000159673 001__ 159673
000159673 005__ 20180122230851.0
000159673 037__ $$a677-2016-46695
000159673 041__ $$aen_US
000159673 245__ $$aYouth Engagement in Agriculture in Uganda: Challenges and Prospects
000159673 260__ $$c2013-06
000159673 269__ $$a2013-06
000159673 270__ $$mgahaibwe@eprc.or.ug$$pAhaibwe,   Gemma
000159673 270__ $$msmbowa@eprc.or.ug$$pMbowa,   Swaibu
000159673 270__ $$mmlwanga@eprc.or.ug$$pLwanga,   Musa Mayanja
000159673 300__ $$a48
000159673 336__ $$aReport
000159673 490__ $$aResearch Series
000159673 490__ $$a106
000159673 520__ $$aThe Ugandan population is to a large extent comprised of a high and increasing cohort of
young people, close to 78 percent of the population is below the age of thirty. Evidence
reveals that youth engagement in agriculture is declining amidst rising youth unemployment
yet the services and industrial sectors despite growing at considerably faster rates have not
created enough jobs for the burgeoning youthful labour force. This may have implications on
food security, unemployment, and underemployment and may undermine the government
efforts to drive economic growth through agriculture. Using data from the Uganda National
Panel Survey data of 2005/6 and 2009/10, we examine youth employment dynamics across
the different sectors and further provide insights into the determinants of youth participation
in agriculture. Using the Uganda Census of Agriculture 2008/09, we further document the
challenges and constraints inherent to the youth in agricultural production relative to adults. The findings reveal that youthful farmers are concentrated more in agricultural production.
Furthermore, a relatively lower percentage of youth use improved inputs (such as improved
seeds, fertilizers, agricultural chemicals and veterinary drugs). With this poor rate of
adoption of appropriate inputs, productivity is likely to remain low and constrain the youth
to subsistence farming. Furthermore, the youth are disenfranchised in the ownership and
management of critical assets in agricultural production, especially land. Land tenure issues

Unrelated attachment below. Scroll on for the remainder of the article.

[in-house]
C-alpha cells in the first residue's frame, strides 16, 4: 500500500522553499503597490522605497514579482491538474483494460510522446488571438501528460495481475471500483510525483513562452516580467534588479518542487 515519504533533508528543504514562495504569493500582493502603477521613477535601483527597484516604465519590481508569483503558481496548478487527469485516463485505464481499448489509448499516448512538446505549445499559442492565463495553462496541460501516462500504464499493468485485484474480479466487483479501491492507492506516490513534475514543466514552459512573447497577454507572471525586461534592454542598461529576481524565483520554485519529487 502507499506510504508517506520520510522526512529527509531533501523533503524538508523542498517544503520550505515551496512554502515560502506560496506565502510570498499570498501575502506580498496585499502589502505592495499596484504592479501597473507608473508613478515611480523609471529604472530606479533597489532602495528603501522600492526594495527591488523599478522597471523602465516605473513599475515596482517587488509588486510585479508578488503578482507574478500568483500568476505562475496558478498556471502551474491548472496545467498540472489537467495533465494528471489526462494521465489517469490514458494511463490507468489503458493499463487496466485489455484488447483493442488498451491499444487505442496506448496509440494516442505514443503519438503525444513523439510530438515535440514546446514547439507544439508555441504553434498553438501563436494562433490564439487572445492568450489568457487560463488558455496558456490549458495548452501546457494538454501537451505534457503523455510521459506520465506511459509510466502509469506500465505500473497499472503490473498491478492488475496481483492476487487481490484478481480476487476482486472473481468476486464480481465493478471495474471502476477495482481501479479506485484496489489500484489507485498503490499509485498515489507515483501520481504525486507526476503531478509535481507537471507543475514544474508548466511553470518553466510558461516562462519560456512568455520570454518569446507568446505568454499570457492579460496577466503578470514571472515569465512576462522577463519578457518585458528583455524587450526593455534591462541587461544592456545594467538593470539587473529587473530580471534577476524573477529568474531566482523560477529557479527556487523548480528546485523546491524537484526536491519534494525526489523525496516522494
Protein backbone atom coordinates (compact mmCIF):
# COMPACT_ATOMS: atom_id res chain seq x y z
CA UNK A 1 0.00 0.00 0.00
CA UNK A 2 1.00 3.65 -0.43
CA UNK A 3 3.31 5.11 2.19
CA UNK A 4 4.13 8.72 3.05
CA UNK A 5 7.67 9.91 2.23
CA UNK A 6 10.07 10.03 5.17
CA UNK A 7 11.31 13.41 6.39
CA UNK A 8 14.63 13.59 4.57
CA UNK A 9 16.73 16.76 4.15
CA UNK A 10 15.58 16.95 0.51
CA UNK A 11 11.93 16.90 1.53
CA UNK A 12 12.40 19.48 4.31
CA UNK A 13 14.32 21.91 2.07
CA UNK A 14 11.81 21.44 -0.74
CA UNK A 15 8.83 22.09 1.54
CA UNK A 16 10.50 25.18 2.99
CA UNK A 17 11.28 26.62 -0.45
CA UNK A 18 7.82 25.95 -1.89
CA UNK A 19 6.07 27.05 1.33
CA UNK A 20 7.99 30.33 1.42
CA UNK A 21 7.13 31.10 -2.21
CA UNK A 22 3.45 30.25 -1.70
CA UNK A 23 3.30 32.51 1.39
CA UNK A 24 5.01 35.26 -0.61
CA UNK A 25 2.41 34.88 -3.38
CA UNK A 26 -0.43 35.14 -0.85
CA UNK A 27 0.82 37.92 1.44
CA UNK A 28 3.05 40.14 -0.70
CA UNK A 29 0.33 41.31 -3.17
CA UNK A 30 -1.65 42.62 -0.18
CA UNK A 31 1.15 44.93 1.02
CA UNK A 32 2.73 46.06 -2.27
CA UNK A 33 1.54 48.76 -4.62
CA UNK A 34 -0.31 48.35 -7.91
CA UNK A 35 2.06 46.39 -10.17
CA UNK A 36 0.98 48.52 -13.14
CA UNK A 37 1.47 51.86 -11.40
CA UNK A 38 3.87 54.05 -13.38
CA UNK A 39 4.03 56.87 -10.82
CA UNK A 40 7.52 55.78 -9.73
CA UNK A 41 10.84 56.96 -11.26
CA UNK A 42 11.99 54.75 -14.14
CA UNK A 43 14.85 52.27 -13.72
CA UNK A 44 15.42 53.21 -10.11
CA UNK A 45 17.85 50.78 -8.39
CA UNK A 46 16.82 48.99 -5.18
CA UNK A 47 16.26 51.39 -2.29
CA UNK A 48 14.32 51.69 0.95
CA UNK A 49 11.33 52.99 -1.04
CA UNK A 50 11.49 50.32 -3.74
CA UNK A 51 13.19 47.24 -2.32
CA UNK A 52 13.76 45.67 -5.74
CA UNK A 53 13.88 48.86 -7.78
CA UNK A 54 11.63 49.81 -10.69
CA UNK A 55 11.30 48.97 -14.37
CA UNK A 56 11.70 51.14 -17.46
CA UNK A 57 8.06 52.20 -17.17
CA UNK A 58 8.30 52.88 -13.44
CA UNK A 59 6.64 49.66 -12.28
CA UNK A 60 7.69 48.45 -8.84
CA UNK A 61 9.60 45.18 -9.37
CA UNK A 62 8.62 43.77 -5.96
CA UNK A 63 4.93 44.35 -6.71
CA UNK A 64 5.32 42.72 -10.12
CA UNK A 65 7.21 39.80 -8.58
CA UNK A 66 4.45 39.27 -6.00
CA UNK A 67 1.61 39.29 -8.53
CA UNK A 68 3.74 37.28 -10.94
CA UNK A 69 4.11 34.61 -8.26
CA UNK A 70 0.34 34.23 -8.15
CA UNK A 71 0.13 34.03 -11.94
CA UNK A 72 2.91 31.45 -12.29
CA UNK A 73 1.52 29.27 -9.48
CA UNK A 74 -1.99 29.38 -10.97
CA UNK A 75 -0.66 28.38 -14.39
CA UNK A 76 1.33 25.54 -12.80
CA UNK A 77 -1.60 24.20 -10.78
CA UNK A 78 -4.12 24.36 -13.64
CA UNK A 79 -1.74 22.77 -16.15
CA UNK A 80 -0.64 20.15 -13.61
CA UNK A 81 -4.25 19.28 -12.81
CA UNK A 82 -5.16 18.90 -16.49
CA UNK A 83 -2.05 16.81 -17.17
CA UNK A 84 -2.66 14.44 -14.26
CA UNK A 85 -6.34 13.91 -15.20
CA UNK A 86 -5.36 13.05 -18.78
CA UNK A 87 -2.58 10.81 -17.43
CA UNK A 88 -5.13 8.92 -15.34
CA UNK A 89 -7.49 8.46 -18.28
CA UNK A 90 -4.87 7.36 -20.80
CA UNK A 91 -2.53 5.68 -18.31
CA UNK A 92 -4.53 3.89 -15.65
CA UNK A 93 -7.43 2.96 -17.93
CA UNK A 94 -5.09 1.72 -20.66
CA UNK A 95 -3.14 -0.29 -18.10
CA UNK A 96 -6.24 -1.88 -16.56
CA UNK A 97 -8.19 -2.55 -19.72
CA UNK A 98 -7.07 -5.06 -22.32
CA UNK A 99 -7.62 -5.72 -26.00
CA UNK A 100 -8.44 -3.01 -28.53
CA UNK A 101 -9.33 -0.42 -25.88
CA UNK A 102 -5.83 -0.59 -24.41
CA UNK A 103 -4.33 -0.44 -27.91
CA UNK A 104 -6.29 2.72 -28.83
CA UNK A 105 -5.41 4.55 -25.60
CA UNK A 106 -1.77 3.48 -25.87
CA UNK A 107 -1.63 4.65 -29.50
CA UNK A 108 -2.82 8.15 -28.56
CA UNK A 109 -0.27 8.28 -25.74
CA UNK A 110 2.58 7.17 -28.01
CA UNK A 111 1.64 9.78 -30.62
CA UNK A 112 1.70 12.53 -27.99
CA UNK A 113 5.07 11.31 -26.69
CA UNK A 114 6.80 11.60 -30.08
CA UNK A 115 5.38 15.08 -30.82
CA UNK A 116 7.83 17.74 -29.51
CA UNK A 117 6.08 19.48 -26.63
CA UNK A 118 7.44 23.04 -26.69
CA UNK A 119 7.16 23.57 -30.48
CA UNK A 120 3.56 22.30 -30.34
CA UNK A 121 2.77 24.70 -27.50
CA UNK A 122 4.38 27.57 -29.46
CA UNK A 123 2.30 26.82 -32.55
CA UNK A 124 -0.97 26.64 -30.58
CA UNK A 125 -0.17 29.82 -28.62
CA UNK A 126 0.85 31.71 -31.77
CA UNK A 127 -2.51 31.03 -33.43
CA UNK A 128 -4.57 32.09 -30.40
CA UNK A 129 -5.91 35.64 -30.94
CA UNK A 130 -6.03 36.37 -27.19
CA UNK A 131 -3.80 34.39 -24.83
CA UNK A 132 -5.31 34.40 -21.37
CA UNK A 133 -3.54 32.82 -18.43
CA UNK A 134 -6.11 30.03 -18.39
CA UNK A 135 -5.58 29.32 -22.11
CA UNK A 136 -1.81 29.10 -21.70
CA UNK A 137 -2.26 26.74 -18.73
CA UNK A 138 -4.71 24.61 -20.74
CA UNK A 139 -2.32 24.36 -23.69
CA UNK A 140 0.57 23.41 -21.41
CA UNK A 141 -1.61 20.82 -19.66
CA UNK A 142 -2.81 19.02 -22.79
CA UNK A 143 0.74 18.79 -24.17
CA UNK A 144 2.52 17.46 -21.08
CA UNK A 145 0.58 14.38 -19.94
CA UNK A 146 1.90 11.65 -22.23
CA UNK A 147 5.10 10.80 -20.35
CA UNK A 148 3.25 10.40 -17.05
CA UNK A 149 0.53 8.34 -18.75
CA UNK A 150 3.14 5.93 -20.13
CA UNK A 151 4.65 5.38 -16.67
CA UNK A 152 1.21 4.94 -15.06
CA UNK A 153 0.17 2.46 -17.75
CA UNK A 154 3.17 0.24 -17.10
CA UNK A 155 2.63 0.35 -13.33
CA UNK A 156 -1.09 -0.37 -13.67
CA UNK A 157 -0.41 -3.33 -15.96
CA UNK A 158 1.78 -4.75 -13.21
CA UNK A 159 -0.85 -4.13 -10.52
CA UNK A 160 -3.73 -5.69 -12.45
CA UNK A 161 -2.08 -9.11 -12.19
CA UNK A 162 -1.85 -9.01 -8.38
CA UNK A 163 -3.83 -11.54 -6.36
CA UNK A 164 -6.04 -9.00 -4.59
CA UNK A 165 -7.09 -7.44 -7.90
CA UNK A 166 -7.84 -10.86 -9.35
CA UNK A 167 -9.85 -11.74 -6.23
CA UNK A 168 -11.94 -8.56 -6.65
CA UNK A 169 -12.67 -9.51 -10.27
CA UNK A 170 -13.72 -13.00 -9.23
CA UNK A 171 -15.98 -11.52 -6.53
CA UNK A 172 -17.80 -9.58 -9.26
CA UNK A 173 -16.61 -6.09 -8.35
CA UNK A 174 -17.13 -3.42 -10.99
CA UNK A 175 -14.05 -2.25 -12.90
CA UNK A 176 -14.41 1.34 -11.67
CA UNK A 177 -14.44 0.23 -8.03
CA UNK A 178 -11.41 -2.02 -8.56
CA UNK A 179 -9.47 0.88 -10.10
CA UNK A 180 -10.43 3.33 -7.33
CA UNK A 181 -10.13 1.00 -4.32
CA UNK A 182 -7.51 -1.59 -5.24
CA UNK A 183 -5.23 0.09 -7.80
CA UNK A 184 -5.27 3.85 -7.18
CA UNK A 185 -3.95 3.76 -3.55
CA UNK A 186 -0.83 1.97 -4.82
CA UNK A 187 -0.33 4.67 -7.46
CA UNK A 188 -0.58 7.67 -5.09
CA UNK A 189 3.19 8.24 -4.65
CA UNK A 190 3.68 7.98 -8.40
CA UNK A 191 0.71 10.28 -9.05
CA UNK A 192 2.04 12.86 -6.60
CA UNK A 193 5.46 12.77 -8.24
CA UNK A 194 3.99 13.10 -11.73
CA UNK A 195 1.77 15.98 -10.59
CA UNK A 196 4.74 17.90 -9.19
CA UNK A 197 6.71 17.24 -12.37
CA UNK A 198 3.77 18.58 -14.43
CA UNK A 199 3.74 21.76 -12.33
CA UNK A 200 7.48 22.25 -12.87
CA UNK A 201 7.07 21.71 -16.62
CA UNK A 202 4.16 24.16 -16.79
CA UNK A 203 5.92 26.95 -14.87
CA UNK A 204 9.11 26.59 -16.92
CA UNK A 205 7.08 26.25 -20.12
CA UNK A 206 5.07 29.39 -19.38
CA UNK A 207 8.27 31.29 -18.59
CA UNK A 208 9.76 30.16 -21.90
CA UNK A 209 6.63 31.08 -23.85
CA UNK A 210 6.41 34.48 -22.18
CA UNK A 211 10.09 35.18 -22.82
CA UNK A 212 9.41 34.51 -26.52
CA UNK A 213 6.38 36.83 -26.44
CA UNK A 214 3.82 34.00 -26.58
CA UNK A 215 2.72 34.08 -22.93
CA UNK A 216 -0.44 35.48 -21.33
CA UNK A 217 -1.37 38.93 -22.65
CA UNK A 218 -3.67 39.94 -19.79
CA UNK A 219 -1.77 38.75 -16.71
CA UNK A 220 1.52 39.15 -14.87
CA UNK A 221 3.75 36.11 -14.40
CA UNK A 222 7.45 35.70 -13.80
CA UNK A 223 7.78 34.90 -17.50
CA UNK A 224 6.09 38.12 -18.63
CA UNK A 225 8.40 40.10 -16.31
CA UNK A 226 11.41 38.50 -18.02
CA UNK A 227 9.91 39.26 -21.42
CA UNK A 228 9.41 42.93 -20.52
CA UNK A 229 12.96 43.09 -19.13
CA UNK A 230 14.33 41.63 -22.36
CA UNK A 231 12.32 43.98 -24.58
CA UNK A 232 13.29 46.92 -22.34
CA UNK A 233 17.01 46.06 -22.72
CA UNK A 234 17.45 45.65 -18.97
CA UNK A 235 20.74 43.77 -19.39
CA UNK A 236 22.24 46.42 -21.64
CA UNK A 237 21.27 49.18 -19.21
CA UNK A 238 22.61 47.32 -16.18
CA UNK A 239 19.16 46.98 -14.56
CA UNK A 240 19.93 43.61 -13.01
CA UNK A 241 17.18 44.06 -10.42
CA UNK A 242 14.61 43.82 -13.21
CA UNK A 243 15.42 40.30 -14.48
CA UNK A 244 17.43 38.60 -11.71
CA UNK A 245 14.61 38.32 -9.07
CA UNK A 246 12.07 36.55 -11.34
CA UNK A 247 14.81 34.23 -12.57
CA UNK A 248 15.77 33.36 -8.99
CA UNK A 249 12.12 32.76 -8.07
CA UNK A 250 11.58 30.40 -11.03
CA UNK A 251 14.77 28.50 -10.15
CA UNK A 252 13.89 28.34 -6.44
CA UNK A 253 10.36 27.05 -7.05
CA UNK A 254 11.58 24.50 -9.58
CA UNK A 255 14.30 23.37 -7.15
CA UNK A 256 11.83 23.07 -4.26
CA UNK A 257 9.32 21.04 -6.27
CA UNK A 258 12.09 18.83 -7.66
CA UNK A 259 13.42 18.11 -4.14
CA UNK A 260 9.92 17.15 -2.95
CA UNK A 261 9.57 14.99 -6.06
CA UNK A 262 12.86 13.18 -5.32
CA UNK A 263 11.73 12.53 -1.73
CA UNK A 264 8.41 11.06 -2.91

continue to impede many youths from engaging in agriculture, with the majority of youth
using land without exclusive ownership rights. In addition, the results point to the fact that
the youth are less likely to access credit, extension services and social capital (farmer group
membership), all key factors in agricultural transformation. The in-depth analysis results
seem to suggest that the youth with at least secondary education, males (both married and
unmarried) and those youth residing in households with a large share of adults are less likely
to engage in agriculture.
000159673 542__ $$fLicense granted by Peace Nagawa (nagawa@eprc.or.ug) on 2013-11-05T11:01:50Z (GMT):

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000159673 650__ $$aAgricultural and Food Policy
000159673 650__ $$aAgricultural Finance
000159673 650__ $$aCommunity/Rural/Urban Development
000159673 650__ $$aCrop Production/Industries
000159673 650__ $$aDemand and Price Analysis
000159673 650__ $$aFarm Management
000159673 650__ $$aIndustrial Organization
000159673 650__ $$aInstitutional and Behavioral Economics
000159673 650__ $$aProduction Economics
000159673 650__ $$aProductivity Analysis
000159673 650__ $$aResearch and Development/Tech Change/Emerging Technologies
000159673 6531_ $$aYouth
000159673 6531_ $$aAgriculture
000159673 6531_ $$aEmployment
000159673 6531_ $$aOccupation choice
000159673 700__ $$aAhaibwe, Gemma
000159673 700__ $$aMbowa, Swaibu
000159673 700__ $$aLwanga, Musa Mayanja
000159673 8564_ $$s970946$$uhttp://ageconsearch.umn.edu/record/159673/files/series106.pdf
000159673 887__ $$ahttp://purl.umn.edu/159673
000159673 909CO $$ooai:ageconsearch.umn.edu:159673$$pGLOBAL_SET
000159673 912__ $$nSubmitted by Peace Nagawa (nagawa@eprc.or.ug) on 2013-11-05T11:07:12Z
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  Previous issue date: 2003-06
000159673 982__ $$gEconomic Policy Research Centre (EPRC)>Research Series
000159673 980__ $$a677